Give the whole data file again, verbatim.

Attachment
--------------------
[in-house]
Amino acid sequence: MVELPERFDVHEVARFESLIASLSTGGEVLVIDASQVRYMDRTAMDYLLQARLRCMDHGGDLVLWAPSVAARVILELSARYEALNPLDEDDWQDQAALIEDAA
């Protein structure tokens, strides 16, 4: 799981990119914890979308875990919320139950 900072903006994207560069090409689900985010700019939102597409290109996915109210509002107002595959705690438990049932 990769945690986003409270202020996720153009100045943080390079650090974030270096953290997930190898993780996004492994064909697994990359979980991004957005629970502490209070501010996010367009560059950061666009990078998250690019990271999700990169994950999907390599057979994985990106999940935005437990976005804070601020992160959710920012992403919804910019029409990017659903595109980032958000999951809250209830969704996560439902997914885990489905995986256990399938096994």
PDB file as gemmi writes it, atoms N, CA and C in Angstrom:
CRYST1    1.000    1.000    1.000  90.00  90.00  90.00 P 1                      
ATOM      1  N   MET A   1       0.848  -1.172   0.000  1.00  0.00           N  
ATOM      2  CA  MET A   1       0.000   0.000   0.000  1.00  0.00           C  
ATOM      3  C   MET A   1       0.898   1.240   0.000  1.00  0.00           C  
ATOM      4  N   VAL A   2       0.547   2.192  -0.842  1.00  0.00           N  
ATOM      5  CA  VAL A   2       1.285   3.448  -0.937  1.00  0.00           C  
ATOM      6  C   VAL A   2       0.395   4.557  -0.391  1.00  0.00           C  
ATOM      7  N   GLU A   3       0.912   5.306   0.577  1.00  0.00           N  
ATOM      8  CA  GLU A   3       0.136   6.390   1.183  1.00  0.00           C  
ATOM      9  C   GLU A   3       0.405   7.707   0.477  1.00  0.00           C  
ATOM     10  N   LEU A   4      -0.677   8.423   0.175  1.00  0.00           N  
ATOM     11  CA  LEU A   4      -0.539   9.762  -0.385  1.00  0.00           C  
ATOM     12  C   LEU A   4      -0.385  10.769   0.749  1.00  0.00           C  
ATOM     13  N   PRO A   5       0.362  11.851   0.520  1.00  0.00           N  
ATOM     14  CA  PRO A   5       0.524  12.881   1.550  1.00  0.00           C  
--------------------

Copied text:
[in-house]
Amino acid sequence: MVELPERFDVHEVARFESLIASLSTGGEVLVIDASQVRYMDRTAMDYLLQARLRCMDHGGDLVLWAPSVAARVILELSARYEALNPLDEDDWQDQAALIEDAA
């Protein structure tokens, strides 16, 4: 799981990119914890979308875990919320139950 900072903006994207560069090409689900985010700019939102597409290109996915109210509002107002595959705690438990049932 990769945690986003409270202020996720153009100045943080390079650090974030270096953290997930190898993780996004492994064909697994990359979980991004957005629970502490209070501010996010367009560059950061666009990078998250690019990271999700990169994950999907390599057979994985990106999940935005437990976005804070601020992160959710920012992403919804910019029409990017659903595109980032958000999951809250209830969704996560439902997914885990489905995986256990399938096994």
PDB file as gemmi writes it, atoms N, CA and C in Angstrom:
CRYST1    1.000    1.000    1.000  90.00  90.00  90.00 P 1                      
ATOM      1  N   MET A   1       0.848  -1.172   0.000  1.00  0.00           N  
ATOM      2  CA  MET A   1       0.000   0.000   0.000  1.00  0.00           C  
ATOM      3  C   MET A   1       0.898   1.240   0.000  1.00  0.00           C  
ATOM      4  N   VAL A   2       0.547   2.192  -0.842  1.00  0.00           N  
ATOM      5  CA  VAL A   2       1.285   3.448  -0.937  1.00  0.00           C  
ATOM      6  C   VAL A   2       0.395   4.557  -0.391  1.00  0.00           C  
ATOM      7  N   GLU A   3       0.912   5.306   0.577  1.00  0.00           N  
ATOM      8  CA  GLU A   3       0.136   6.390   1.183  1.00  0.00           C  
ATOM      9  C   GLU A   3       0.405   7.707   0.477  1.00  0.00           C  
ATOM     10  N   LEU A   4      -0.677   8.423   0.175  1.00  0.00           N  
ATOM     11  CA  LEU A   4      -0.539   9.762  -0.385  1.00  0.00           C  
ATOM     12  C   LEU A   4      -0.385  10.769   0.749  1.00  0.00           C  
ATOM     13  N   PRO A   5       0.362  11.851   0.520  1.00  0.00           N  
ATOM     14  CA  PRO A   5       0.524  12.881   1.550  1.00  0.00           C  